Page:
First Baptist Church Geneva Pastor Ed Scott shares ways to cope with holiday grief

For the town of Geneva Christmas day will be difficult as it marks one year since the passing of three teens, Cassidy Dunn, Emilee Fain, and Addyson Martin.
Published: Dec. 23, 2020 at 5:56 PM CST
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DOTHAN, Ala. (WTVY) - The holidays are known to bring joy as families and friends gather, but for many it brings heartache as some loved ones are no longer here.

First Baptist Church of Geneva Pastor Ed Scott said during this time of year there is a subtle suggestion people should be happy because it’s Christmas, but for some it is too difficult.

He shares three ways to cope with holiday grief, the first is grieving.

“People need to understand that if they have had a loss, they really do need to grieve it,” Pastor Scott said. “The first thing is people need to give themselves permission to grieve. It is a myth that everything should be perfect at Christmas.”

Pastor Scott said this is a time to turn to your faith.

“If you are a person of faith, that you really ought to be leaning very hard into your faith and if you’re not a person of faith maybe it’s time to look at that or maybe rekindle if you just have kind of not been active in your faith,” Pastor Scott said.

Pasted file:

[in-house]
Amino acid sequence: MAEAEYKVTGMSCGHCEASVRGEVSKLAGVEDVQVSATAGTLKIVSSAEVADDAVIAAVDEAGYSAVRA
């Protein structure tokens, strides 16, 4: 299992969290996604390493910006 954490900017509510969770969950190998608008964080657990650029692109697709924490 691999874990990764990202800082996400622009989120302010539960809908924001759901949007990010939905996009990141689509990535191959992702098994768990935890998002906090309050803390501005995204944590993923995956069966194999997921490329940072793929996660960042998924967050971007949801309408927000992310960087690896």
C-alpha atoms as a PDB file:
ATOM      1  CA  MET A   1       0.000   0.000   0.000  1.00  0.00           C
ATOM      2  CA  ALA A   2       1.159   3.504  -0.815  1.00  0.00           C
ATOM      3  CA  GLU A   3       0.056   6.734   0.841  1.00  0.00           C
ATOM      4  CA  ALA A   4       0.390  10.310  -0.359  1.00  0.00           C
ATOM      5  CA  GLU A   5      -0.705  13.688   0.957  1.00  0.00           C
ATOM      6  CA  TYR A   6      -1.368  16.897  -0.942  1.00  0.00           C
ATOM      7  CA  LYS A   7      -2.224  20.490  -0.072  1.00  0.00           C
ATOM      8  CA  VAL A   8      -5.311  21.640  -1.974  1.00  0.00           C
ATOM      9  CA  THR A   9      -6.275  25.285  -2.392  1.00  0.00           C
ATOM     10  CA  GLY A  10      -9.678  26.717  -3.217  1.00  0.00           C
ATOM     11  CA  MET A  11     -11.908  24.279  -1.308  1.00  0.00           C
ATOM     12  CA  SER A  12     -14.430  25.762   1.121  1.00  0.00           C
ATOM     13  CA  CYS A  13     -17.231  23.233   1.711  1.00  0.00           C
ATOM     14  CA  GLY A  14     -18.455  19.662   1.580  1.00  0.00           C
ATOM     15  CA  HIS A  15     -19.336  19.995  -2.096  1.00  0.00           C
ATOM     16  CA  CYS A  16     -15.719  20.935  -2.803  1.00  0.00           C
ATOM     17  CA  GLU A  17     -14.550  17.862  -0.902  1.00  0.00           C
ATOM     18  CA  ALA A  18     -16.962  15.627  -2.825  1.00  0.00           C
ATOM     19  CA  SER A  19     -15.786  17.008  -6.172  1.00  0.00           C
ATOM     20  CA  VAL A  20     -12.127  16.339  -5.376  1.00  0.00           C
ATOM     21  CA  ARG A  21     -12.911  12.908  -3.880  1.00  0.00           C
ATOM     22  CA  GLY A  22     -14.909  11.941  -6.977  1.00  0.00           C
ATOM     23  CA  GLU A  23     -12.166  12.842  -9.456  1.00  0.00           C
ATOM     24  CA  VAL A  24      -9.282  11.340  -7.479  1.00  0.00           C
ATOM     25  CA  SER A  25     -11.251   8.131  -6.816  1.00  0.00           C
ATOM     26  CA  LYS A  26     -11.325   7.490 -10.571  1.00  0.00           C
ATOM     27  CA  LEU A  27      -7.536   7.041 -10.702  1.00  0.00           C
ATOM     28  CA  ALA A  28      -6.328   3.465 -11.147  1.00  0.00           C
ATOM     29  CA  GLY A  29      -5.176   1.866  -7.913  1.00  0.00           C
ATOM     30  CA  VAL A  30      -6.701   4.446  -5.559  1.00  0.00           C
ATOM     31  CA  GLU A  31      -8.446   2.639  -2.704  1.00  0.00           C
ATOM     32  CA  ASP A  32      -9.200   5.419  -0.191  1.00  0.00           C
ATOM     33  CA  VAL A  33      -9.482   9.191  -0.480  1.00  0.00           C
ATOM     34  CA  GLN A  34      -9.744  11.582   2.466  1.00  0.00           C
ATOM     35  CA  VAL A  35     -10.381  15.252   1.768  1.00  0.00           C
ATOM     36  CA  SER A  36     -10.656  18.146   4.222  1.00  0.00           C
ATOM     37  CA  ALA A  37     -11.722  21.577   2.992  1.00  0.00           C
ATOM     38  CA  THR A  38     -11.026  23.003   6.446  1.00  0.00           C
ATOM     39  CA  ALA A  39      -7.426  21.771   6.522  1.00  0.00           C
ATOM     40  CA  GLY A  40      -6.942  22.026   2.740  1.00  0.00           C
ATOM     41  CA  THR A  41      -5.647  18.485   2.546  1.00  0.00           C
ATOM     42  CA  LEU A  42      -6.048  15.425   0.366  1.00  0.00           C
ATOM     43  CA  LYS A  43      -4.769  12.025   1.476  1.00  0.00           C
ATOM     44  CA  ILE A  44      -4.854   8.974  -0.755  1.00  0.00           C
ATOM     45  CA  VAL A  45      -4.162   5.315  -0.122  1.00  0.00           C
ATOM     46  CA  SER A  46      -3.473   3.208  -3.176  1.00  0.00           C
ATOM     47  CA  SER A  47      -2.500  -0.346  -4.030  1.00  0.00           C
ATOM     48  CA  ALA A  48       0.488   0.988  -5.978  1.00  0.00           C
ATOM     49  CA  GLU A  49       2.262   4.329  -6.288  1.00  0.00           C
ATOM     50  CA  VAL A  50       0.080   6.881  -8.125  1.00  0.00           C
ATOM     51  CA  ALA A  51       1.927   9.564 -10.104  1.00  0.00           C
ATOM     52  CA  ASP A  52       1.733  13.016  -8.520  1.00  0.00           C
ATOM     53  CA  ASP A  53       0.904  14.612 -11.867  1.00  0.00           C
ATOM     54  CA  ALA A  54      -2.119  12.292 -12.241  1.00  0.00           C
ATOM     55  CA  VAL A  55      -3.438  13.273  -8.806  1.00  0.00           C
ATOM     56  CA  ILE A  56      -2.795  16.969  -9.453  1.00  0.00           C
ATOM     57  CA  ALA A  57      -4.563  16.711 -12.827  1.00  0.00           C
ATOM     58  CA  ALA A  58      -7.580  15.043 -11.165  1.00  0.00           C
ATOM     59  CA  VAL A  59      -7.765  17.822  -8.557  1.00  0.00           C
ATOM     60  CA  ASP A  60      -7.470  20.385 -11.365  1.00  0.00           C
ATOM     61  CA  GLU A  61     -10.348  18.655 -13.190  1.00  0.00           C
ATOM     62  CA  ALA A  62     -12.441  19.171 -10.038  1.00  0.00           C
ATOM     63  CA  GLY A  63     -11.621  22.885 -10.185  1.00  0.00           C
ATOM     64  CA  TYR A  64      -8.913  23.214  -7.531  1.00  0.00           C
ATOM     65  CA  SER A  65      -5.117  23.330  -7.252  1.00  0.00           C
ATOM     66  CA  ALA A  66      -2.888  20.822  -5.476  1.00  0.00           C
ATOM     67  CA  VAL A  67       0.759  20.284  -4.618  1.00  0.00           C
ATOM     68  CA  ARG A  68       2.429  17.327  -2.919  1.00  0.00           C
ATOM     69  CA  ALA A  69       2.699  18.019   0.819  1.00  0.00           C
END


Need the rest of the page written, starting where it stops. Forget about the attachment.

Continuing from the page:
Lastly, he said it is important to not face the journey of grief alone.

“There is always a kind of a temptation for people that are grieving a loss or the anniversary of a loss in the holiday times to just kind of pull back, to withdraw, to not socialize, to not talk to their friends, to not depend on their friends and that’s, I think, a big mistake,” Pastor Scott said. “You should not go it alone.”

It is often difficult when there is an anniversary of the passing of a loved one. For the town of Geneva, Christmas will be difficult as it marks one year since the passing of three teens, Cassidy Dunn, Emilee Fain, and Addyson Martin.

Pastor Scott understands how difficult this day will be for his community.

“We love you, we care about you, we may not know what to say but we want you to understand you are not alone and folks are thinking about you are praying for you,” Pastor Scott said.

Pastor Scott said the Christmas story originates in difficult circumstances and that it is a time to remember that hope comes out of the darkest hour.

“The people that know you and love you, want to be there and they won’t have all of the answers obviously, but they want to do anything they can for you,” Pastor Scott said.

If you have made progress, a turning point in life could be establishing a new tradition during this time as an outlet of the grief and to honor the loss of the loved one.

“That’s very much a healing when you remember them in that way,” Pastor Scott said.

He also says it’s important to remember that people grieve and process at their own pace and in different ways.

Pastor Scott said for those who are supporting someone who is facing grief this season to not feel like they need to have all of the answers – because they don’t, but to still come along side them.

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